Diplomatic tension between Korea and Japan is once again escalating. On Aug. 4, a public announcement by the Korean judiciary was made regarding the effectuation of a seizure order regarding the assets of Nippon Steel. In response, the Japanese steelmaker appealed the order.
About a year ago, the Supreme Court here ruled that Nippon Steel should compensate surviving Korean workers for their forced labor before and during World War II. Various legal disputes arose, and Nippon Steel refused to accept the decision. Now, the Korean judiciary is moving forward with the ruling by seizing the assets of the company on Korean soil.
The Japanese government insists that the right to claim reparations was ended with the 1965 treaty normalizing diplomatic relations between the two countries. Although there are several legal issues that need to be addressed, the problem at hand is way more complicated than just a ruling and an appeal.
The ruling saw the Japanese government withdraw preferential treatment for Korean companies buying key raw materials for semiconductor production. Korean consumers boycotted Japanese products in return. This conflict later went on to become a so-called "trade war" between Korea and Japan.
Matters of national pride often put a country's economy at stake. The current saga happening in Northeast Asia is not any different. Japan's decision to take Korea off its "White List" only seems to have backfired for both Seoul and Tokyo.
The export of raw materials for semiconductor production from Japan to Korea dropped by 27.9 percent. Korea struggled to find a replacement for the regulated Japanese items such as hydrogen fluoride, and the opportunity cost spent to overcome the risk has been vast.
It is too apparent that there has been no winner in this trade war, and it is easy to forecast that there will be none in the future. Both Korea and Japan are biting the bullet, the former clinging to revenge for the past and the latter stubbornly sticking to its guns.
Korea's economy depends heavily on global trade. More than 60 percent of its GDP comes from international trade. Its market, therefore, is very much affected by the tides of diplomacy. Many enterprises suffered from a Chinese whim concerning the deployment of a U.S. anti-missile system called THAAD on Korean soil.
The peninsula has also become a pig in the middle of the chaos of the fierce trade war between the U.S. and China. Its stock market fluctuates depending on how foreign investors make up their minds. The minimization of liability is crucial to induce economic growth and attract overseas funds. There should not be any room for national pride when the interests of a country's people are at stake.
Japan also cannot escape heavy criticism for its decision in a similar context. It has been well-known that ever since his inauguration, Prime Minister Shinzo Abe and his cabinet have brought old reasons for conflict with Korea into the public realm for their political advantage.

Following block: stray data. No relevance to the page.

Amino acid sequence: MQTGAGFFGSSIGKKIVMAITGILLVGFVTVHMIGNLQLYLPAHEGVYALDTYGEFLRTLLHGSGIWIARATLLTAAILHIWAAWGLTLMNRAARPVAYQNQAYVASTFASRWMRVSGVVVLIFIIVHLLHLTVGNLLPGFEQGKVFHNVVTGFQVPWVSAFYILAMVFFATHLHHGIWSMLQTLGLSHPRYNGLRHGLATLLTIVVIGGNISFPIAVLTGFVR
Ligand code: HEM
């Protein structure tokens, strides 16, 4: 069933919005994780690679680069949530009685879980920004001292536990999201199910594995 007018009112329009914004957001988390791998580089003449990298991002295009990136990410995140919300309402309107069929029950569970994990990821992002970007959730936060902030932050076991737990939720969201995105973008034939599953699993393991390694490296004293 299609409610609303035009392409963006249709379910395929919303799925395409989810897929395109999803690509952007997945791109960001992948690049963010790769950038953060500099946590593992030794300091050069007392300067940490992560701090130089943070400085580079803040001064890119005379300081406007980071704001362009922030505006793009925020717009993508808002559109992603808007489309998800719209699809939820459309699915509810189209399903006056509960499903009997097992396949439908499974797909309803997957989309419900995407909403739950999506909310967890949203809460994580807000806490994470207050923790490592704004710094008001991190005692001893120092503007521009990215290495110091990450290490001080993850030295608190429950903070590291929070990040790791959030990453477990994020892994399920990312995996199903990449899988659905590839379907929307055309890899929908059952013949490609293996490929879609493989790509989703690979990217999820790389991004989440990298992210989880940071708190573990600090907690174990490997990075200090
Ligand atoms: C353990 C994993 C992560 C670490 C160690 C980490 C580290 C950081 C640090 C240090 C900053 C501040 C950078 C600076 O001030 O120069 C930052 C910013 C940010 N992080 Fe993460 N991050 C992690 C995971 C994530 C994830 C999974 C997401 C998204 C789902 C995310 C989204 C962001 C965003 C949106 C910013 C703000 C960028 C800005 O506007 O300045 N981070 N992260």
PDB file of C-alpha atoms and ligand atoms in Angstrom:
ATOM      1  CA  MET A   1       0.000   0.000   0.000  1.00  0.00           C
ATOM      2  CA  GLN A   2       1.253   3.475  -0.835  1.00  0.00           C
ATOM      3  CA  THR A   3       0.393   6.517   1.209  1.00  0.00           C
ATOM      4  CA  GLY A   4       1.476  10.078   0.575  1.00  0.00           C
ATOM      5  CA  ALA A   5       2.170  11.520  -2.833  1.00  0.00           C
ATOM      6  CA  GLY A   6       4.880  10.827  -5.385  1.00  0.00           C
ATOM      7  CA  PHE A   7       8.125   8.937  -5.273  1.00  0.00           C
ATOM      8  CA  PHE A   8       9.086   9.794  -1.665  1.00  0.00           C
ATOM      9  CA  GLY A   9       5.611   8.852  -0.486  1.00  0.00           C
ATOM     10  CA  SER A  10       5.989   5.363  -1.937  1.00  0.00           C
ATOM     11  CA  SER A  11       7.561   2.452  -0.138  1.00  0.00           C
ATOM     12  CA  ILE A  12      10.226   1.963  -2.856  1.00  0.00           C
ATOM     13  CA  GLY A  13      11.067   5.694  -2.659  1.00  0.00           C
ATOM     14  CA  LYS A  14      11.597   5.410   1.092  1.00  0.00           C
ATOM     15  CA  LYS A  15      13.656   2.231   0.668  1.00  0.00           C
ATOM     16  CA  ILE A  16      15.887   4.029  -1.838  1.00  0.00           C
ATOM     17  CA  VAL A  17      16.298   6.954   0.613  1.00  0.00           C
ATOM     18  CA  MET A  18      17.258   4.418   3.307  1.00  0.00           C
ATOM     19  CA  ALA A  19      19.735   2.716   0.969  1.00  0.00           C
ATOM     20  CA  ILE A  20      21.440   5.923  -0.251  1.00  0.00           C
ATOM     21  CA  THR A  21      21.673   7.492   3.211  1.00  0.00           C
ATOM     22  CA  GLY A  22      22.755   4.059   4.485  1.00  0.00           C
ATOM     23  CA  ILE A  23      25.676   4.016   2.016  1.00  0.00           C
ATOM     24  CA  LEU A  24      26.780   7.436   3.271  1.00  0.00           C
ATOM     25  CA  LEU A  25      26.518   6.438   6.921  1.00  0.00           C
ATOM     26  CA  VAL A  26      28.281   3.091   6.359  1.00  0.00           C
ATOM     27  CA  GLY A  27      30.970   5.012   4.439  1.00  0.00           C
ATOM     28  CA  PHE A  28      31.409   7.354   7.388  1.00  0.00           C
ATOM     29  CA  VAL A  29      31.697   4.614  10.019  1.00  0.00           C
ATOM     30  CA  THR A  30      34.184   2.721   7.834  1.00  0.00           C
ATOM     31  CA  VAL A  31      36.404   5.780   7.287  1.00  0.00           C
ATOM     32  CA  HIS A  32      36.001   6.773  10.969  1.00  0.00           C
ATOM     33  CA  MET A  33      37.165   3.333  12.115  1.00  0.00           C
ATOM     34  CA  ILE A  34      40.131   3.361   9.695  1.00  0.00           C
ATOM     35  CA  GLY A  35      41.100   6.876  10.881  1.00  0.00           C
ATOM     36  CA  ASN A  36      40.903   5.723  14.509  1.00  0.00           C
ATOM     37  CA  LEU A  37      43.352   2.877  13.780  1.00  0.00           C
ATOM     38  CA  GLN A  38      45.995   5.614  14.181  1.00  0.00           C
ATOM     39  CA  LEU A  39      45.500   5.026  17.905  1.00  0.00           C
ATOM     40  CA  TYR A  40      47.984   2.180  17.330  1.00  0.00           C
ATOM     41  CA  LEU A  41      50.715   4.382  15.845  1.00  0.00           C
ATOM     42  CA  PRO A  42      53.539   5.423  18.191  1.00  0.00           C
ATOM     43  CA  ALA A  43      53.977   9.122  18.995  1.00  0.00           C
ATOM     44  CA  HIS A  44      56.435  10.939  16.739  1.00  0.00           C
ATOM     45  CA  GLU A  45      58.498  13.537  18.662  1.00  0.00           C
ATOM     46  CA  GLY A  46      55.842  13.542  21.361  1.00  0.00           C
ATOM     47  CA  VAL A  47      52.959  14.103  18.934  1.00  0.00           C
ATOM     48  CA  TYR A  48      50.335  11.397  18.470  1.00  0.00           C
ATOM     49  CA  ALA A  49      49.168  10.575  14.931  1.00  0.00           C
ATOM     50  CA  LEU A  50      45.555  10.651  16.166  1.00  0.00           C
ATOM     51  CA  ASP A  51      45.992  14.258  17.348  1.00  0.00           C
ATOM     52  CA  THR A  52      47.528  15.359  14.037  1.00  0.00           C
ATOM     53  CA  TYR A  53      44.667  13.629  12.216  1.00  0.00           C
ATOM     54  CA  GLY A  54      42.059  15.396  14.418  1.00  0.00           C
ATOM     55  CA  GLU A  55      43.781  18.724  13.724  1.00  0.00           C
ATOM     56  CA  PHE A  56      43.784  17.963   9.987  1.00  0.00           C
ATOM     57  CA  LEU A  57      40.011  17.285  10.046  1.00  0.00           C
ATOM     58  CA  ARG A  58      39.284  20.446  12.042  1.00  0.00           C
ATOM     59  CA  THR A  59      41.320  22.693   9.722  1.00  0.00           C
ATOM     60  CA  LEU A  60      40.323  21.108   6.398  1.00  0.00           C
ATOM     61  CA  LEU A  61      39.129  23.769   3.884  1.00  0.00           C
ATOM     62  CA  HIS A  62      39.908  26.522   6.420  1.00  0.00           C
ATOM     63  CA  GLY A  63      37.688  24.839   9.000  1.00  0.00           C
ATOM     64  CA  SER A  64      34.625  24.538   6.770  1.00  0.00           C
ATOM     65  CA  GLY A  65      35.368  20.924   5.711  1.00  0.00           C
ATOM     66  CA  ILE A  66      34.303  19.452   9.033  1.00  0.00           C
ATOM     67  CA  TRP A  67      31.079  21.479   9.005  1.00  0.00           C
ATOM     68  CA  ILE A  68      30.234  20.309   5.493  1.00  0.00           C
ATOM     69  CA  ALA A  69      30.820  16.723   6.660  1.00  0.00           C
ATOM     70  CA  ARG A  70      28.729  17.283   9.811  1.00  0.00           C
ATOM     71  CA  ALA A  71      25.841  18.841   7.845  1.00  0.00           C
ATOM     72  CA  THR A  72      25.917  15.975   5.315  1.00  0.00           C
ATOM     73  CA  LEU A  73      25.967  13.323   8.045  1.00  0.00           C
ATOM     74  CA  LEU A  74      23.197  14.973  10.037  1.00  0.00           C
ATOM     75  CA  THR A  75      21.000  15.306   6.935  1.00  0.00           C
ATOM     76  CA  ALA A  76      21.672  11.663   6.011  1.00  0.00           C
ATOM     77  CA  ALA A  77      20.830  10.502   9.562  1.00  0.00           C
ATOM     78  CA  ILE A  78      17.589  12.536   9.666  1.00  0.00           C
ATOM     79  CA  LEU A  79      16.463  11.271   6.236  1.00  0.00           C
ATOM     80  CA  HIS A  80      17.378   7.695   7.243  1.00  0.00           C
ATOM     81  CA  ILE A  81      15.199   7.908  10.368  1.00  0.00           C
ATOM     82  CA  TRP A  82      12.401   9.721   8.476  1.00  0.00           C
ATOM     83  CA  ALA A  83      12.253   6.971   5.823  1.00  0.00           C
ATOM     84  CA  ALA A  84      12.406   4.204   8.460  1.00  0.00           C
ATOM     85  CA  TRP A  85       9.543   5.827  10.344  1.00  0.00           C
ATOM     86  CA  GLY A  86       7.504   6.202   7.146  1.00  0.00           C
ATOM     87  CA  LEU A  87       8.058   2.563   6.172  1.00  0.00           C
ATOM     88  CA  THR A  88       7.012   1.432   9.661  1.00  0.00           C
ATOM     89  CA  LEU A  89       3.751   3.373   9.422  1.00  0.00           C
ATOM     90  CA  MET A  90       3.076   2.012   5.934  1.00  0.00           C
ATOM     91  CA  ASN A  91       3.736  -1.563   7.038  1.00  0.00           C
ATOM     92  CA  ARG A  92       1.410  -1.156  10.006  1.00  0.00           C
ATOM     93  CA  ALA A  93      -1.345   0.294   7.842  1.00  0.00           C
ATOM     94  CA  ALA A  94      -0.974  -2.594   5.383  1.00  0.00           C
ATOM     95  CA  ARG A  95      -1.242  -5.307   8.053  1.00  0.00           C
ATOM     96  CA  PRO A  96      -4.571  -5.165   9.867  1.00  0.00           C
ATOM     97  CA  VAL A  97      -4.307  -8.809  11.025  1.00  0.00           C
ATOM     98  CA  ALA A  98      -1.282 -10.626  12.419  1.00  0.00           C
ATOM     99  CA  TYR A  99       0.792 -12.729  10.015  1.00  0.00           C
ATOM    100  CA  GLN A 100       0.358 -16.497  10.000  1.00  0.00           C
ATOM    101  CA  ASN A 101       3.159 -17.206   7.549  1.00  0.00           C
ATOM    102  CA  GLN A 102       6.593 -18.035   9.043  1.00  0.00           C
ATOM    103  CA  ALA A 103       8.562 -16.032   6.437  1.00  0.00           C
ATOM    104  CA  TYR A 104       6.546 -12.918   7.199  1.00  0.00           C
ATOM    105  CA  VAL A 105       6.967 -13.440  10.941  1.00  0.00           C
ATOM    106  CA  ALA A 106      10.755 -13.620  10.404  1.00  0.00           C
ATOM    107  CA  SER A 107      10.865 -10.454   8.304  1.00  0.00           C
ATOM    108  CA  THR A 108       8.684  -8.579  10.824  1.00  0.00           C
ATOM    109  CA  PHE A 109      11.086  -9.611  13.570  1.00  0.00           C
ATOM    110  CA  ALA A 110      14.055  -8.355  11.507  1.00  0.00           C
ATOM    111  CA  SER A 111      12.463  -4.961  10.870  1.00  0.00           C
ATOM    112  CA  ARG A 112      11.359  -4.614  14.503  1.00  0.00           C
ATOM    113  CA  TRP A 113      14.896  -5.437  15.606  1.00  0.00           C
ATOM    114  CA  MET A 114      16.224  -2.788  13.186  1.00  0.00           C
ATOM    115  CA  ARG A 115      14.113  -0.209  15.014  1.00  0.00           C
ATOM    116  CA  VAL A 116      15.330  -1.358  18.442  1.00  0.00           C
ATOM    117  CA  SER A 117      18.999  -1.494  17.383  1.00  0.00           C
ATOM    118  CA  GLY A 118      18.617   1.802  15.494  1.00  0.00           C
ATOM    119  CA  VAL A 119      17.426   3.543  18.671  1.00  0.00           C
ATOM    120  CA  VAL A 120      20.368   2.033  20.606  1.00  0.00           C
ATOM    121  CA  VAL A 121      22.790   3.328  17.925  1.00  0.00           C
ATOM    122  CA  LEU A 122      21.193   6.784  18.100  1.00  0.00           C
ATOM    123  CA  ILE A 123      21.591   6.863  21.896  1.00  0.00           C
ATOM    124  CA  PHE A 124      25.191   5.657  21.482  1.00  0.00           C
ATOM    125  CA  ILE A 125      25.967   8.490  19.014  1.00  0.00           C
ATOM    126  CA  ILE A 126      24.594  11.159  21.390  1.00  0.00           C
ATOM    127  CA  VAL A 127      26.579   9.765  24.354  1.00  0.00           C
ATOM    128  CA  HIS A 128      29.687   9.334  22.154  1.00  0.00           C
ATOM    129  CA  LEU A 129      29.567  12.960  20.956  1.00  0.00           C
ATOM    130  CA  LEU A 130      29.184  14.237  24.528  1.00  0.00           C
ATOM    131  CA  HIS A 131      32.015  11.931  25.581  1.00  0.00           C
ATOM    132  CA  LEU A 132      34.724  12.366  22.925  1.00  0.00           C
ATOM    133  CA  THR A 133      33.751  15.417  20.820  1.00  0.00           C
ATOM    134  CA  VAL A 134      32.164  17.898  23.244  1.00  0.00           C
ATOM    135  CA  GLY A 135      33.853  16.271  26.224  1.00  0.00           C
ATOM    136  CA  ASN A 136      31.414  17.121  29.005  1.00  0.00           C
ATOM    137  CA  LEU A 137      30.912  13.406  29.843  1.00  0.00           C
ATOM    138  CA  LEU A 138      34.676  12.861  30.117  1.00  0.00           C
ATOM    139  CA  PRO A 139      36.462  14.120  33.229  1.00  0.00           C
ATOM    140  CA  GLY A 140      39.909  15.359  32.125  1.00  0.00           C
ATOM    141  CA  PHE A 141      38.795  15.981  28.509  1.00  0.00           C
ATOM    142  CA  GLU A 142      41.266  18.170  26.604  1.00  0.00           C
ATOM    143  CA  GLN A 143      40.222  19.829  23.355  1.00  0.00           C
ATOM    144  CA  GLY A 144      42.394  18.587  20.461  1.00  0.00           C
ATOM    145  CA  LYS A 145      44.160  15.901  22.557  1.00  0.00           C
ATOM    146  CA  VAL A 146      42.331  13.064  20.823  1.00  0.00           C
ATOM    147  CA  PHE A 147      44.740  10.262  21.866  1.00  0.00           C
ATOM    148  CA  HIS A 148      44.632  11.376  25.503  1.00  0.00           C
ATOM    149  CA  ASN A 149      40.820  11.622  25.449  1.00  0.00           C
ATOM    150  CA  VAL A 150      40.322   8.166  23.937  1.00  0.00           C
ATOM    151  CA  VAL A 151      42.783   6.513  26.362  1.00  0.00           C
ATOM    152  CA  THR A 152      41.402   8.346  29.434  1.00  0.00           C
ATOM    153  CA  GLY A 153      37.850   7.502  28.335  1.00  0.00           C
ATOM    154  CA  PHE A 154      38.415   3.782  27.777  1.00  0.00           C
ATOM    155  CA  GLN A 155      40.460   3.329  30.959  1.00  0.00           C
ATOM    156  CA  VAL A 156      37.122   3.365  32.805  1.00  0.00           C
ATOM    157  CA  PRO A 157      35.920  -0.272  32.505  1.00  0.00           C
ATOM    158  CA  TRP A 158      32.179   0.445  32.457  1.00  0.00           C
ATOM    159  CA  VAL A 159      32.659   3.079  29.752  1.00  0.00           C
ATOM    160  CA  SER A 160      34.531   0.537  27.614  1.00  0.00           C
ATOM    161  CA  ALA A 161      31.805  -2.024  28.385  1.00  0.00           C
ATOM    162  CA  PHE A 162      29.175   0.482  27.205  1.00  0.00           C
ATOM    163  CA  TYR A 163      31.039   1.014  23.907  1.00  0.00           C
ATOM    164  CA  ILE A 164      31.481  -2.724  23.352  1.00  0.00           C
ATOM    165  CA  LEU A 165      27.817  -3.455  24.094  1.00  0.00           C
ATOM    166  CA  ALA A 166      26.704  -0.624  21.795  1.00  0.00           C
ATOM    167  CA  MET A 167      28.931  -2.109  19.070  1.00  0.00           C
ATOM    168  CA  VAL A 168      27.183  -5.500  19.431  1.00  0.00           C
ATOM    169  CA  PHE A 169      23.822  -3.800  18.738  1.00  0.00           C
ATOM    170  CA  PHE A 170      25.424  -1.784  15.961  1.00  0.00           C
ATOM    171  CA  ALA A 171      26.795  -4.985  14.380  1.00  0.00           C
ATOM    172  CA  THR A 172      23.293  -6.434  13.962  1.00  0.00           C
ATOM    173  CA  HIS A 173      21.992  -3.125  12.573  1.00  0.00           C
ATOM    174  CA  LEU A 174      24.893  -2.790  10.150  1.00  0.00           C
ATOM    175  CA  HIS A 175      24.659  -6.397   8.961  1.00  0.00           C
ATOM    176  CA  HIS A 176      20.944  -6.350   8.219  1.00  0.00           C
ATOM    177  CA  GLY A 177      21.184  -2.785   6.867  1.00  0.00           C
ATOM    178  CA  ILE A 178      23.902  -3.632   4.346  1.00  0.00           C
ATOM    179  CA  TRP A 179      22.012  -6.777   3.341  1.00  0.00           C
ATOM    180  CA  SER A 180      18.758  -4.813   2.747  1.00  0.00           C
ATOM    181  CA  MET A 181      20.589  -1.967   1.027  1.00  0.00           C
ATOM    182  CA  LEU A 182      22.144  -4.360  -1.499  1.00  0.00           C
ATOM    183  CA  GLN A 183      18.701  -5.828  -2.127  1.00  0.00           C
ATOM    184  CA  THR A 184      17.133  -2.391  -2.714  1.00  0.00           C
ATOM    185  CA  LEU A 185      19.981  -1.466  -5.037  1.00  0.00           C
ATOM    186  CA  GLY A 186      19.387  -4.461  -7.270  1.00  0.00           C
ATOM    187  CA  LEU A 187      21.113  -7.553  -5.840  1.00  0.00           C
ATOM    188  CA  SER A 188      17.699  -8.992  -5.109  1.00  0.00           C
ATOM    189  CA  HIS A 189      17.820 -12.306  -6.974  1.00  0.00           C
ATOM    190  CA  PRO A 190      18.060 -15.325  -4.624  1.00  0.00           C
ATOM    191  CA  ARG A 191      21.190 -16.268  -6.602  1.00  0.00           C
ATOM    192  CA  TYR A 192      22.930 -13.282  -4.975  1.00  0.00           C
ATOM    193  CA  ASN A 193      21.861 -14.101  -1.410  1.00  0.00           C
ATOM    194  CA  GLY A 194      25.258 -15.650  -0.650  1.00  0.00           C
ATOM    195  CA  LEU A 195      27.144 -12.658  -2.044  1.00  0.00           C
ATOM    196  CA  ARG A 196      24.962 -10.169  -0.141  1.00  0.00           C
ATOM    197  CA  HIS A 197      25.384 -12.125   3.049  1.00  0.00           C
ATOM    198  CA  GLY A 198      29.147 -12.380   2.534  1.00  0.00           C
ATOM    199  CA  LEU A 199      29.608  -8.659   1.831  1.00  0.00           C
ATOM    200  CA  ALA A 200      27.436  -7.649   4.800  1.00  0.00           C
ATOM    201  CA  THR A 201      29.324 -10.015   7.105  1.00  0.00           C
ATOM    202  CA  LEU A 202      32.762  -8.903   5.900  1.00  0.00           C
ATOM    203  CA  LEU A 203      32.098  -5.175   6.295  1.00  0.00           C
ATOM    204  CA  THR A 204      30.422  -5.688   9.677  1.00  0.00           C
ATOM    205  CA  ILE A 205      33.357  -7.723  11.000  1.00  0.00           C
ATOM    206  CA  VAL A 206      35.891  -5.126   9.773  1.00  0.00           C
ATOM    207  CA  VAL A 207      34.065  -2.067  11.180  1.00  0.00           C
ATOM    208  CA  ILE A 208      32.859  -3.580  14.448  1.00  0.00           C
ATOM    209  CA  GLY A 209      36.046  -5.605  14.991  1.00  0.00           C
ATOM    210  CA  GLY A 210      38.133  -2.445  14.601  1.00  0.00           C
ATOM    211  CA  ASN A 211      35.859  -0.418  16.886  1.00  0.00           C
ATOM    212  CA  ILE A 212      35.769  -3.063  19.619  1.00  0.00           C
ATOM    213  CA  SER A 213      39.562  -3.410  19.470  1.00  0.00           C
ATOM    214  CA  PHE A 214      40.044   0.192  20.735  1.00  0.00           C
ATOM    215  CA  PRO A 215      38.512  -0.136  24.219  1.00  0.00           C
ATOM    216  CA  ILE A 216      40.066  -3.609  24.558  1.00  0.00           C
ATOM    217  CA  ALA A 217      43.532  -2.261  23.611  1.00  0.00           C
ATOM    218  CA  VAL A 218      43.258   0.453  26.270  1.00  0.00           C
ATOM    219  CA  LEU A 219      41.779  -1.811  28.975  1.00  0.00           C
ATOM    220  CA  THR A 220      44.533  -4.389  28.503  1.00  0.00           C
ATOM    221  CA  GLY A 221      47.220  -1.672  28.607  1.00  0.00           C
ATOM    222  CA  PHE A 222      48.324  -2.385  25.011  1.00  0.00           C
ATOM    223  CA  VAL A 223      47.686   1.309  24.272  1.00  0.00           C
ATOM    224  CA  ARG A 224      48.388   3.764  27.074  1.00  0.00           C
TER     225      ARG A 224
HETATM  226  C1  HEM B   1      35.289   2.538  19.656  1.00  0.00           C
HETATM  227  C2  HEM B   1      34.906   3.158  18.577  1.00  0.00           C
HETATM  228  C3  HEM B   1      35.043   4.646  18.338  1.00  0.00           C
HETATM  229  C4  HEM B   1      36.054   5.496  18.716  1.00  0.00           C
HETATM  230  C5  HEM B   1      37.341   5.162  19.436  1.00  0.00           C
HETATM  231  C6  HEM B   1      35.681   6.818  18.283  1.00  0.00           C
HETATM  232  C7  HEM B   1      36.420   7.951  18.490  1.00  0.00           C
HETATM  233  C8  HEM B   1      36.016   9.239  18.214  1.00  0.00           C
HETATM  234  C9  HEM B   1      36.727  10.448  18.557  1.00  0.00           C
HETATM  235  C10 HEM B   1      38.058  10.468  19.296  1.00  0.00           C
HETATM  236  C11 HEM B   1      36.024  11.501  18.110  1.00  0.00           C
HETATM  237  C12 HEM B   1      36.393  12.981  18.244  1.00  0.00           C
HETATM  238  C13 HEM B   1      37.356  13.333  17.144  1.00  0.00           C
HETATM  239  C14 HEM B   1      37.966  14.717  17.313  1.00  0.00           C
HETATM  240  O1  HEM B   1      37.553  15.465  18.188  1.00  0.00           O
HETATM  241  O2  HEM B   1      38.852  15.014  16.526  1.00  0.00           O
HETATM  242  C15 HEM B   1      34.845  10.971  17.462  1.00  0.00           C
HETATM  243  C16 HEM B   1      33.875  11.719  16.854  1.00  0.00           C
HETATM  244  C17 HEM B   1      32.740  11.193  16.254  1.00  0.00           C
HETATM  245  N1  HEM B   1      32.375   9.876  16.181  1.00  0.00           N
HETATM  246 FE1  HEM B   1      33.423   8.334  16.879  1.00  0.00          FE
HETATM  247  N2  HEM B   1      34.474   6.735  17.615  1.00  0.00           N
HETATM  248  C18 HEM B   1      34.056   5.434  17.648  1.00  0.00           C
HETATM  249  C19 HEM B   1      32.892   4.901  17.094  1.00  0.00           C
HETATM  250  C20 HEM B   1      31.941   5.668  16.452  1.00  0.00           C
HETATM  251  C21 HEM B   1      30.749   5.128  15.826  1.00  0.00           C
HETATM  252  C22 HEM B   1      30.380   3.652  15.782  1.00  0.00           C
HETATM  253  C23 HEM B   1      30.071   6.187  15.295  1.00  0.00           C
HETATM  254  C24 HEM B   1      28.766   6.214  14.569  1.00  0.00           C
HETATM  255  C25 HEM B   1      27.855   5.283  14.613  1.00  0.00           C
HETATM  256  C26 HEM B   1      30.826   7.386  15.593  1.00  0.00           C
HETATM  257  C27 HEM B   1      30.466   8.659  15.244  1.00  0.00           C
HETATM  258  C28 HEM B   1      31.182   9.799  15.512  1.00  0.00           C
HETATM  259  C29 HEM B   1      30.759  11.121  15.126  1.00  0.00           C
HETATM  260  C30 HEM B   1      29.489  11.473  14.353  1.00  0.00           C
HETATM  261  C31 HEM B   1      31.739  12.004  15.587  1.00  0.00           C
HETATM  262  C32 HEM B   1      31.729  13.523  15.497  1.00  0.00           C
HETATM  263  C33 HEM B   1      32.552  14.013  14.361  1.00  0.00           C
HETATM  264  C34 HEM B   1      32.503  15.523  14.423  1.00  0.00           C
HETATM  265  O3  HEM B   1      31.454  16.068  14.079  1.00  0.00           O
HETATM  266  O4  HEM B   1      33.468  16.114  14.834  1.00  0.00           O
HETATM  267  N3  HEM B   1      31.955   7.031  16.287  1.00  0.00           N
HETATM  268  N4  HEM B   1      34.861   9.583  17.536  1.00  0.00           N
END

Nationalism has been a useful agenda for the conservative administration to draw polls and votes. Apart from the stability of the regime, the losses and damage done to private enterprises and the people have been left for them to take care of.
In both countries, decisions were made by governments, but it was up to the market and its participants ― their very own people ― to make amends and recover. Whom are they to hold responsible for all these lost benefits, and the opportunity costs?
In a free-market economy, there are only winners. Both the seller and the buyer acquire satisfaction for their individual needs. It is only mere intuition that Japan will be jeopardized by the boycotting of Japanese goods here. The boycotting of a product leads to the boycotting of its buyer's needs and satisfaction.
Korean businesses' long hard strides to find an alternative source for hydrogen fluoride and a drastic increase in online purchases for Japanese clothing brands such as SPA and UNIQLO are good examples of such phenomena. Trade is performed under the spirit of mutual benefit, and it is the same for relations between nations.
Therefore, diplomatic matters should be resolved under the spirit of mutual amicability and respect for the people of both countries. Only when we place priority on the utility of people, can both countries then turn their heads to the future. The longer this conflict continues, the more significant the burden is to the market, and the more the people in it have to suffer.
For many of the "good years," Korea and Japan had been sharing the common value of free democracy and the free market, putting the tragic past behind them. The intertwined value chains they created were far greater than many could possibly imagine.
A brand-new attitude is of absolute necessity, not only to resolve the conflict, but mainly for the benefit of their people and their economies. Far beyond the battle for pride between nations ― and the redemption of old rights ― awaits a mutual economic bond of two Eastern powers.
Kwack Eun-kyoung (email@example.com) is secretary general of the Center for Free Enterprise (CFE). The views expressed in the above article are the author's own and do not reflect the editorial direction of The Korea Times.
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